Since my last experience trying to phone my primary care doctor’s office and get a refill amounted to a series of voice mails left by me, which received no answer and led to no renewed prescription, I took the doctor’s advice and today registered for their Internet portal. I looked over my records online and after scrolling down through “conditions” now deemed “resolved” was surprised to see the following category of “active” items:
Personal Health Conditions
The first listed was “never a smoker.”
That sounds legit.
The second listed was “Homosexuality.”
I wonder if my straight friends who are patients there would find a note proclaiming their Personal Health Condition of “Heterosexuality?”
While my sexual orientation is something my doctor knows about, I have never considered it to be a Personal! Health! Condition! in the sense that it merited a box of its own on a digital chart. List me as married, certainly, so that my wife may be contacted in an emergency, or be at my side in the hospital. Naming my orientation as a “condition,” however, strikes me as an unneeded risk to my privacy and an invitation to discrimination, which is legal in the state where I live. Because I trusted my primary care doctor, I also trusted the Physician’s Assistant and the nurses and lab technicians I have seen in her office. Now I wonder who diagnosed me as a non-smoking homo.
I also wonder what impact the information will have if I visit other providers in the large, corporate network in which my doctor practices medicine.
Our marriage is legal, but it is also perfectly legal to discriminate against LGBTQ people in matters of housing, employment and public accommodations in the state where we live. The only anti-discrimination protection we have in Pennsylvania is in the area of public sector employment.
There is nothing stopping people from – oh, for instance, not bothering to return the call about my prescription for blood pressure medication, as happened last fall, perhaps not so inexplicably now.
By now you may be asking, why are you going to this doctor? Isn’t there another one around?
People form such questions all the time, asking why a person would want to buy a cake from someone who doesn’t like them, anyway? Why would you want to live in a house or an apartment owned by a bigot? Why would you want to work for someone who doesn’t like gay people?
Maybe it’s the only bakery in town.
Maybe it’s the only apartment you can afford.
Maybe it’s the only employer hiring someone with your skills.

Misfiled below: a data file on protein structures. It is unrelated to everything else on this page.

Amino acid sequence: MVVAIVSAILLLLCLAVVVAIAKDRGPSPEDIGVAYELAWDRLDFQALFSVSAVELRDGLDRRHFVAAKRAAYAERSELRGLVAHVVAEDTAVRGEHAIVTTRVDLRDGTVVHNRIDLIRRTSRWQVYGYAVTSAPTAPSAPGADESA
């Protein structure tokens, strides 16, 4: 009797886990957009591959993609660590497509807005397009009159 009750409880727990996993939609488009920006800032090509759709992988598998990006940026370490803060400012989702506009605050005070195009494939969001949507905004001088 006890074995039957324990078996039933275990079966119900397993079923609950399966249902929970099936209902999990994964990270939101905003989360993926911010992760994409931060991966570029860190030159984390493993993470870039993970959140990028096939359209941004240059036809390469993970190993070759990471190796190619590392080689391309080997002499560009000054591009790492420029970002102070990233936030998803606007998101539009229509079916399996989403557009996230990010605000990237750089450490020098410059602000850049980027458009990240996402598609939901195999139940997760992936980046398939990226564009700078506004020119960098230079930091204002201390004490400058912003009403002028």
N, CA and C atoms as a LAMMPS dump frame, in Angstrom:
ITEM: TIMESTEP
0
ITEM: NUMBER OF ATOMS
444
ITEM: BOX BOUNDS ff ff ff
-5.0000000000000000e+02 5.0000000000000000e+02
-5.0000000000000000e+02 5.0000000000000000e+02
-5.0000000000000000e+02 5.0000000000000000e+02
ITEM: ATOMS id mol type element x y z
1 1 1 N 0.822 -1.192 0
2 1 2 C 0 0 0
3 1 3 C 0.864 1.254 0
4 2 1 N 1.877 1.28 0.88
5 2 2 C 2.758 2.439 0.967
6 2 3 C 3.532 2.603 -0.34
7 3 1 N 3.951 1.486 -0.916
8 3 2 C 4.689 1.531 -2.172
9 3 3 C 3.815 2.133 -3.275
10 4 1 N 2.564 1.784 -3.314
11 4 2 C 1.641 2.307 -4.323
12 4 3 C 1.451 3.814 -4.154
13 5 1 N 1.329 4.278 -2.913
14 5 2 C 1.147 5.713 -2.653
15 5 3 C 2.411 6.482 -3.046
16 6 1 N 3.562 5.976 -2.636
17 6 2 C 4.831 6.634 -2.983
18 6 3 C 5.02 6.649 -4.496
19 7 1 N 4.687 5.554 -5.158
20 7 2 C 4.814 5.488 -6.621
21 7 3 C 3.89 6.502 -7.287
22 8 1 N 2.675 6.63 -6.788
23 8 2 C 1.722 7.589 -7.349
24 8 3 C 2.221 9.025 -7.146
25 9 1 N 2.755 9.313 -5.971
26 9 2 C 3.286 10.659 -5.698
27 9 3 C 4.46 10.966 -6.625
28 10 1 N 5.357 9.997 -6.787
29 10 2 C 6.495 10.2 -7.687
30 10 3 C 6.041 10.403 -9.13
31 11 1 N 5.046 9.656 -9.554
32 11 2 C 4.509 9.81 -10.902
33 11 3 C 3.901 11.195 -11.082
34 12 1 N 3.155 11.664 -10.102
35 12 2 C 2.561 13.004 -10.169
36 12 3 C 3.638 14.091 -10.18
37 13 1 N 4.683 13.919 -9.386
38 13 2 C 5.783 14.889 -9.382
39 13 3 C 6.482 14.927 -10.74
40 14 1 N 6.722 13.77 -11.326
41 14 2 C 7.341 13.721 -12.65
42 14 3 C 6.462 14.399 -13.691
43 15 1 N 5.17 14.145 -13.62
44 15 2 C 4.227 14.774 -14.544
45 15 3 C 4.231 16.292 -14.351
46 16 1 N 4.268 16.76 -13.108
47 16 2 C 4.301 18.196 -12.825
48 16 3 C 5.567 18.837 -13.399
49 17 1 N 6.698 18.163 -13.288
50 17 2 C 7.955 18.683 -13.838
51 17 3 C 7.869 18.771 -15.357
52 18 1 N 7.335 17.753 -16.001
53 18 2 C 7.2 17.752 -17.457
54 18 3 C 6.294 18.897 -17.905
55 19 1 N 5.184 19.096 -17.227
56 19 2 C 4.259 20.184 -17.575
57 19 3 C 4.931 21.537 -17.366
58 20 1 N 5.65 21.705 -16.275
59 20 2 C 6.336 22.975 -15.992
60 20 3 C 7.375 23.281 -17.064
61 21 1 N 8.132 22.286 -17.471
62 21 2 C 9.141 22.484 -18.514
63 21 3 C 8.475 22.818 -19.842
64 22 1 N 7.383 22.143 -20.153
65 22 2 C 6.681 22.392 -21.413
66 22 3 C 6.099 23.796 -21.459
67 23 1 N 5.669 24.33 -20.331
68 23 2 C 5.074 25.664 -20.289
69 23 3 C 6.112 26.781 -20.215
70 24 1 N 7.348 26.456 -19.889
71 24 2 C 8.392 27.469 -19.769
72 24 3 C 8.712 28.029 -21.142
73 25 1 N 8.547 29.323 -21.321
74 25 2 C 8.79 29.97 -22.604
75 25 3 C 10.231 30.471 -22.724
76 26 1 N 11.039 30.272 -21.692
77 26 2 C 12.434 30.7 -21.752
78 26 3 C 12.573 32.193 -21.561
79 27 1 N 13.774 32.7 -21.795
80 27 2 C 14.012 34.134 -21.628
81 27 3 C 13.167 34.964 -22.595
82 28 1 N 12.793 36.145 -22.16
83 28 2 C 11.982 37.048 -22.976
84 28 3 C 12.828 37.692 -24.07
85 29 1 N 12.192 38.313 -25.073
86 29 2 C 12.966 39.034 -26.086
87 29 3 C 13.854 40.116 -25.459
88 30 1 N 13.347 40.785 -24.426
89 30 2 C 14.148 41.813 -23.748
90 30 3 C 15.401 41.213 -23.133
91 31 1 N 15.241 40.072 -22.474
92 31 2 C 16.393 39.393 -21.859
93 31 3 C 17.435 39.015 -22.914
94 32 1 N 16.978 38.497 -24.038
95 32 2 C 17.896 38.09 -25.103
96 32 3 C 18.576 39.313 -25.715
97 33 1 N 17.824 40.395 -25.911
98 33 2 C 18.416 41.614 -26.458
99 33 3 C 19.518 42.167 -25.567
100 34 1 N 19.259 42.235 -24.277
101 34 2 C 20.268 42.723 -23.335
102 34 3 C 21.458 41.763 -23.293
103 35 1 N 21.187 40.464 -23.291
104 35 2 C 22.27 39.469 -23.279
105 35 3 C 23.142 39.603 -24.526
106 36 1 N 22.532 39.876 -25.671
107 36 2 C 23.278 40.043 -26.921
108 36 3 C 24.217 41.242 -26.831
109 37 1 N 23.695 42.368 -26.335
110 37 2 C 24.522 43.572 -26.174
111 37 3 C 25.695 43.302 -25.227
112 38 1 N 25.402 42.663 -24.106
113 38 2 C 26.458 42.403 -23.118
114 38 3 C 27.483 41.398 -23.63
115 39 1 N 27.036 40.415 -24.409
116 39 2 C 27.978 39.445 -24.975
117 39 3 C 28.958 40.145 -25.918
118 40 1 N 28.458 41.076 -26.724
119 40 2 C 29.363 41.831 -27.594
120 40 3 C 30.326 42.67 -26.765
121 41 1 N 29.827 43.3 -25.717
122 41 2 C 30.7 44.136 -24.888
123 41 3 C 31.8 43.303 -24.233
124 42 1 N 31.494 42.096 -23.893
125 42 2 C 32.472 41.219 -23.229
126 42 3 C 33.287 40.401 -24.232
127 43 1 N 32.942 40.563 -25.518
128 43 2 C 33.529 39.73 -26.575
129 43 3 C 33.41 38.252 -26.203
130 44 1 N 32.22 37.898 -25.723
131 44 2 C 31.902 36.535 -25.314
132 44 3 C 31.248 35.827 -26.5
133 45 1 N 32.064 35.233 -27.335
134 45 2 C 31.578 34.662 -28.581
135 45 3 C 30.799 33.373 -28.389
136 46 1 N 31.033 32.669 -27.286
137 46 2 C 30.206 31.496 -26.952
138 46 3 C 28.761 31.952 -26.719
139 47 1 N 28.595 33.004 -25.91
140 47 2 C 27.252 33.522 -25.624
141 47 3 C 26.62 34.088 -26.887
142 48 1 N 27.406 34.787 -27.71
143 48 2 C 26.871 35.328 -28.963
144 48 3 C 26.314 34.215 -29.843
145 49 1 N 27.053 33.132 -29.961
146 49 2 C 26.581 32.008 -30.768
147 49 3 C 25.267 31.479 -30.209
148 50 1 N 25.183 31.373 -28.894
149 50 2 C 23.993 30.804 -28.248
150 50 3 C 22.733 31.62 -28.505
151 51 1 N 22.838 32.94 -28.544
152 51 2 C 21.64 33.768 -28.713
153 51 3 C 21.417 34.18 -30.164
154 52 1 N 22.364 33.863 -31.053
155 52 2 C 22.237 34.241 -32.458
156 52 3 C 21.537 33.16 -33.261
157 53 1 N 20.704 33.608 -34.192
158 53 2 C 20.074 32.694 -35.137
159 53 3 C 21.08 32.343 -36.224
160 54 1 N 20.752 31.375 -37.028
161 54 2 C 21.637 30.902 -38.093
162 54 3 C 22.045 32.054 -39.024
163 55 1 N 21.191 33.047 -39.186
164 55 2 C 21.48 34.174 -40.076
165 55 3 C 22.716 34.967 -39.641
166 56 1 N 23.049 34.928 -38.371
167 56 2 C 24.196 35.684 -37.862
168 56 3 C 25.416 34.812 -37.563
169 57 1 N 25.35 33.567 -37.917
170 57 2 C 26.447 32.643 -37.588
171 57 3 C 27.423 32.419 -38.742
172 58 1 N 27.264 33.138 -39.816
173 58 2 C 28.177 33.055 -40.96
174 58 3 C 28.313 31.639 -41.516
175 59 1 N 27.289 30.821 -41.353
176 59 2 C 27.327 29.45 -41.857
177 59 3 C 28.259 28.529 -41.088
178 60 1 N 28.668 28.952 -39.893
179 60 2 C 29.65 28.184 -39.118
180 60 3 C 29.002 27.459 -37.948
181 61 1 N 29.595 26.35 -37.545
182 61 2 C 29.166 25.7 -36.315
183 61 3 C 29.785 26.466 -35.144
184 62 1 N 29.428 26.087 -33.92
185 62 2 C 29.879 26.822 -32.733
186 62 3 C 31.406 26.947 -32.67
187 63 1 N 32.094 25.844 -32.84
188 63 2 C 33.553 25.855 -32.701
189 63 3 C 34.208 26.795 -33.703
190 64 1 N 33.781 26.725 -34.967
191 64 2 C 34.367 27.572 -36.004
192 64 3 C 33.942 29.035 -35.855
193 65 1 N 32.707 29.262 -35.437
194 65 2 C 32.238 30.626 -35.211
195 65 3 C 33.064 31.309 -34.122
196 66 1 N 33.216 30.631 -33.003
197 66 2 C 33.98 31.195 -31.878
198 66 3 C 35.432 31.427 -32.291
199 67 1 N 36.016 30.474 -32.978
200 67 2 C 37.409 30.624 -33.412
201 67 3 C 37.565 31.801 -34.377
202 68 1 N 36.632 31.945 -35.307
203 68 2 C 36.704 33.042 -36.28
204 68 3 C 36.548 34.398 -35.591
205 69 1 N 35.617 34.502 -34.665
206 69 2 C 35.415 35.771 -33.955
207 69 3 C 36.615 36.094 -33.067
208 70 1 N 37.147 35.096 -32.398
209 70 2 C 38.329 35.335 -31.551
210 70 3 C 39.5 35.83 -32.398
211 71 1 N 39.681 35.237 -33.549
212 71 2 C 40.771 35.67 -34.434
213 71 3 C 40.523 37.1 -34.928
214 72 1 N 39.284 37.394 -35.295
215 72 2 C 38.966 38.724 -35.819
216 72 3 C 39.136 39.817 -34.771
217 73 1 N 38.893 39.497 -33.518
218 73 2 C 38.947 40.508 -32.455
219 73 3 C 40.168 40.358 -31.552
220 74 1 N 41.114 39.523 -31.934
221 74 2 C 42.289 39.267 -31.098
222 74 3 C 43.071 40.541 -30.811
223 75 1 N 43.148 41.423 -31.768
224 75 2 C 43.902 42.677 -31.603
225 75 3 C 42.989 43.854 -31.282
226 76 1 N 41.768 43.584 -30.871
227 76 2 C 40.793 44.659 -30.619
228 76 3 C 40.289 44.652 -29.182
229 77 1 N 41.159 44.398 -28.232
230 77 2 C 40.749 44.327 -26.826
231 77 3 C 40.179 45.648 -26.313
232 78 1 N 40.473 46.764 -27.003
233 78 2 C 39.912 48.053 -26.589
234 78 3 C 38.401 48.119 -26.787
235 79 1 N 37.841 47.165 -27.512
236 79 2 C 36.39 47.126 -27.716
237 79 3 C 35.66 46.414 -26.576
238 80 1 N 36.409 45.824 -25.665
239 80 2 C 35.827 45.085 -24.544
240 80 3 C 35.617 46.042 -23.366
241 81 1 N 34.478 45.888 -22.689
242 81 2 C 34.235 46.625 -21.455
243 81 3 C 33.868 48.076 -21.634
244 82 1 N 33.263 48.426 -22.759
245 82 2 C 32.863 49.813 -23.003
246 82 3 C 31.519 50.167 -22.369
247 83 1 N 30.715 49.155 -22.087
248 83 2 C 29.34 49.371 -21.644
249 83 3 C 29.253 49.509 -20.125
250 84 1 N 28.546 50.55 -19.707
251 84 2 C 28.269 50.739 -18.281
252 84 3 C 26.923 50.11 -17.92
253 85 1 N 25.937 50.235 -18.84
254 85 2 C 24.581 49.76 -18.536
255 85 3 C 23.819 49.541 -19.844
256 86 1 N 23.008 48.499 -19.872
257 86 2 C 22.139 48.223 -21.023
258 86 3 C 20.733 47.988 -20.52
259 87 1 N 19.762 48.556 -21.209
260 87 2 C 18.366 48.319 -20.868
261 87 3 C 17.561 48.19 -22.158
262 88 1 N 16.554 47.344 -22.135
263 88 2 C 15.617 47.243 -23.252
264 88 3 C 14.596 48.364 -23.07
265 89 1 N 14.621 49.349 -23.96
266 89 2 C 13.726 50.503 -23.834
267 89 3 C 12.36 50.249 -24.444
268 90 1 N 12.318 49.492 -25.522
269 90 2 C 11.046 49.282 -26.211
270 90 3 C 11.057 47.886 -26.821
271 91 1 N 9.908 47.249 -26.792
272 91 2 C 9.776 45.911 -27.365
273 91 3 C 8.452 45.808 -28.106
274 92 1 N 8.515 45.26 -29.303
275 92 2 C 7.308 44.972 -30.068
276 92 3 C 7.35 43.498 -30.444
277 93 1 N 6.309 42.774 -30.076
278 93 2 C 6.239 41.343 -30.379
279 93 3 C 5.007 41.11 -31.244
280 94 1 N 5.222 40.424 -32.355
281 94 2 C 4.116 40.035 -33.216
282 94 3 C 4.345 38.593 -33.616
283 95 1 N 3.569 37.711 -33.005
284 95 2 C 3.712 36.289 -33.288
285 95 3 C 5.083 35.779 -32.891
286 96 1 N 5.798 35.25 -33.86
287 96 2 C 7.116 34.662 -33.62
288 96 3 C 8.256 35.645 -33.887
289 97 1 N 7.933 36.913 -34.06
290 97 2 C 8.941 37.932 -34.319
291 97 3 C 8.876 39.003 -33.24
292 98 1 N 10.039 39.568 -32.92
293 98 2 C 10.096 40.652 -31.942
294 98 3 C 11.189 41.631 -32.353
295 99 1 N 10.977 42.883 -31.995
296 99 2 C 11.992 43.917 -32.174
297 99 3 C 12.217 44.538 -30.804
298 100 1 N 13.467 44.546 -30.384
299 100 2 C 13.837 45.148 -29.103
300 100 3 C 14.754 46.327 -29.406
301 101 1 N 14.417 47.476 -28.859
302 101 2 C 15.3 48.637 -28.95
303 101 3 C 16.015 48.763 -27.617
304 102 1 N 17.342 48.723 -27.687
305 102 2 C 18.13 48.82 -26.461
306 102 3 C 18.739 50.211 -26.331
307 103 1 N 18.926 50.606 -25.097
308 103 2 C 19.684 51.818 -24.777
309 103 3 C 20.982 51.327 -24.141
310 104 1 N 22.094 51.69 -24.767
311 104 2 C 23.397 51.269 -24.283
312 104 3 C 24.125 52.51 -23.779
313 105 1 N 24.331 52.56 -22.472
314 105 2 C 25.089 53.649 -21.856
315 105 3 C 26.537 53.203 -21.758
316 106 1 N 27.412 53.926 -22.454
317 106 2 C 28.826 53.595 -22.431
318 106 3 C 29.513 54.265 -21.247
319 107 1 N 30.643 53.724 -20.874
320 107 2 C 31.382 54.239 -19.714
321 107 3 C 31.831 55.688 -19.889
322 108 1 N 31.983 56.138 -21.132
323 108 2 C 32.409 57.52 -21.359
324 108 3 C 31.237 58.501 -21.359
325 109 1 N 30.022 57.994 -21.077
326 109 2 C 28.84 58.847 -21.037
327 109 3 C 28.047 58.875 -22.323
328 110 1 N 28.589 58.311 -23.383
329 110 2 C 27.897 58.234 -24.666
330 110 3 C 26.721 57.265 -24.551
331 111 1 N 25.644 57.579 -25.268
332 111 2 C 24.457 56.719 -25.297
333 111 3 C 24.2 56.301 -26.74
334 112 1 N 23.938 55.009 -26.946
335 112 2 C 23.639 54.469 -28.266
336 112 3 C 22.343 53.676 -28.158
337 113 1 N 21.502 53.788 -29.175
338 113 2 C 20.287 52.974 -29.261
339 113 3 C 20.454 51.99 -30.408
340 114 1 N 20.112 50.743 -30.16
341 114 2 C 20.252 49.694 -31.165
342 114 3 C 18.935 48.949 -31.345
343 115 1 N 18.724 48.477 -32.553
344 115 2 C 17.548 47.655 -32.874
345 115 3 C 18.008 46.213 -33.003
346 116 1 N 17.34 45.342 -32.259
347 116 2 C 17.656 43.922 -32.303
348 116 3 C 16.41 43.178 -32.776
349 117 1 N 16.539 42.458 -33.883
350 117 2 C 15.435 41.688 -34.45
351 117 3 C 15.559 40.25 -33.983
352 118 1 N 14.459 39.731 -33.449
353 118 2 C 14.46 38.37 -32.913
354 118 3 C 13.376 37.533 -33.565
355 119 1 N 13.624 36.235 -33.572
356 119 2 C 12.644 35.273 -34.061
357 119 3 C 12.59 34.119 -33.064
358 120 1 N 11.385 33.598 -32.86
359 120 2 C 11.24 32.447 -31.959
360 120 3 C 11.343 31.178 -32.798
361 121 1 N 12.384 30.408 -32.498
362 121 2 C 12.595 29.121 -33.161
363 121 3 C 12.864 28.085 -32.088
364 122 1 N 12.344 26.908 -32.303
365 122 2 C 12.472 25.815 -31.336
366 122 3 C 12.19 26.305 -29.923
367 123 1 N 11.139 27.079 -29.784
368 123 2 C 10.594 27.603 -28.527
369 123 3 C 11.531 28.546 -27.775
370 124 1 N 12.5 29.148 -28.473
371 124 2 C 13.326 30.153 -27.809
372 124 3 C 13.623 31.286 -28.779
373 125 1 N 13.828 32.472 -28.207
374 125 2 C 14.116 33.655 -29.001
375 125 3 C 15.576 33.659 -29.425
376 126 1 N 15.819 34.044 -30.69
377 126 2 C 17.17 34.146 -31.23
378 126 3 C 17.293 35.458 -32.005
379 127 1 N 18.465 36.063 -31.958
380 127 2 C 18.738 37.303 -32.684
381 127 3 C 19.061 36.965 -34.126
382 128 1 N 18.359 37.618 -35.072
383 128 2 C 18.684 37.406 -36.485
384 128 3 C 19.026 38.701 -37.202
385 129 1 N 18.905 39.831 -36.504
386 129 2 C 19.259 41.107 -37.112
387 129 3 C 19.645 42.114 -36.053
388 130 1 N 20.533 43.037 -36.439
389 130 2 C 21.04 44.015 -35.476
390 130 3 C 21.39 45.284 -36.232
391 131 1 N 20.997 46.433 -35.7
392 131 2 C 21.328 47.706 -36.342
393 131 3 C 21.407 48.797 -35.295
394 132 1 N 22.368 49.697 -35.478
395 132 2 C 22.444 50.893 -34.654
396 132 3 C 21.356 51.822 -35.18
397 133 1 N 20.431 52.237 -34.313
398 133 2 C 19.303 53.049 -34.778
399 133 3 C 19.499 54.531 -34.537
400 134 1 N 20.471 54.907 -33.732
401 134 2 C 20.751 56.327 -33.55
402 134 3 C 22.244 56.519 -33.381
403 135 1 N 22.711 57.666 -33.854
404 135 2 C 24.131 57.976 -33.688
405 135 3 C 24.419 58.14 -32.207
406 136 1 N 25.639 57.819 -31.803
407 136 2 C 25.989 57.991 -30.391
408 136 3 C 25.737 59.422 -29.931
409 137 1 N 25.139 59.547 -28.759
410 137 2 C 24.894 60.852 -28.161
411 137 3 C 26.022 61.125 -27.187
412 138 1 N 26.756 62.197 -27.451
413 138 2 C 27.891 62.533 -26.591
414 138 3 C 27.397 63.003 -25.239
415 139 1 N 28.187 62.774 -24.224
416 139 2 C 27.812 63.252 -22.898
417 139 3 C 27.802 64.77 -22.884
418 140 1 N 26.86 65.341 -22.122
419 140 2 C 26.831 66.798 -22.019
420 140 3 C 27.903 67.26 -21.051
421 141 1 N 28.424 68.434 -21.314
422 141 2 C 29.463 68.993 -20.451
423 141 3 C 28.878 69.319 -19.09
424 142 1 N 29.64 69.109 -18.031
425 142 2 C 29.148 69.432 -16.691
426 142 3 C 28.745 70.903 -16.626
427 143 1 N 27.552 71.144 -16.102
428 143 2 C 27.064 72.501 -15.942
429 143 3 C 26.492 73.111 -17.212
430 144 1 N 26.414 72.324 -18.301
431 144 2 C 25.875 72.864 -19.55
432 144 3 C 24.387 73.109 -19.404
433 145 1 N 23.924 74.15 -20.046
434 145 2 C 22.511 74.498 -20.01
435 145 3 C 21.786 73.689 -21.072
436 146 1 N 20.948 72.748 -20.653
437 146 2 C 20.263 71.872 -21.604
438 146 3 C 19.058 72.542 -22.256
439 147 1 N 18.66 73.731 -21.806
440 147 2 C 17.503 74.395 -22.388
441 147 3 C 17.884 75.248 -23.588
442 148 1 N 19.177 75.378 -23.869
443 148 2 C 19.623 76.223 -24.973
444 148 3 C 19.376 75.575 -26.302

Or maybe you just want to be ordinary and do the things other people do.
Maybe your best friends had a gorgeous cupcake tower from that bakery, and you want the same delicious result.
Maybe you want to live on a particular street or in a desirable neighborhood because it reminds you of home.
Maybe it’s been your dream – or is your calling – to do a particular job in a very specific setting, and it matters more to you than other people’s prejudice.
Churches and church people, of course, are exempt from the legal limitations. While some churches have their own policies against employment discrimination, and many welcome and affirm LGBTQ people, many more do not. They are free to discriminate all they want.
Some do it quietly, by putting down a candidate’s ministerial profile and searching through the pile for one from a straight applicant instead.
Some do it vociferously. They blame decline in the mainline church on gay marriage instead of stopping to think that their prejudice may be driving people away.
Some do it passive-aggressively. On the bleachers at the Little League field, there is a nice Christian mom who won’t even turn her head in our direction now that she knows we are gay. We give thanks to God for the other parents who treat us like normal people, people whose Personal Health Condition is not, I promise you, catching.
What can be catching is a change of mind and heart. We’ve seen it around marriage in recent years; any two adults can now pledge their lives to each other, can spend the same crazy amounts of money on flowers as straight people and can make the same mistakes, too. It’s all legal. Somehow the idea that our love is not harmful to others became contagious.
Now we need the same thing to happen around basic rights protected for others: housing, employment, public accommodations. We need people who are straight to talk to their neighbors, their co-workers, their family members and even their church family members.
We need you to speak up against bigotry and homophobia.
Ignite an epidemic of understanding that creates a personal health condition of acceptance for all people.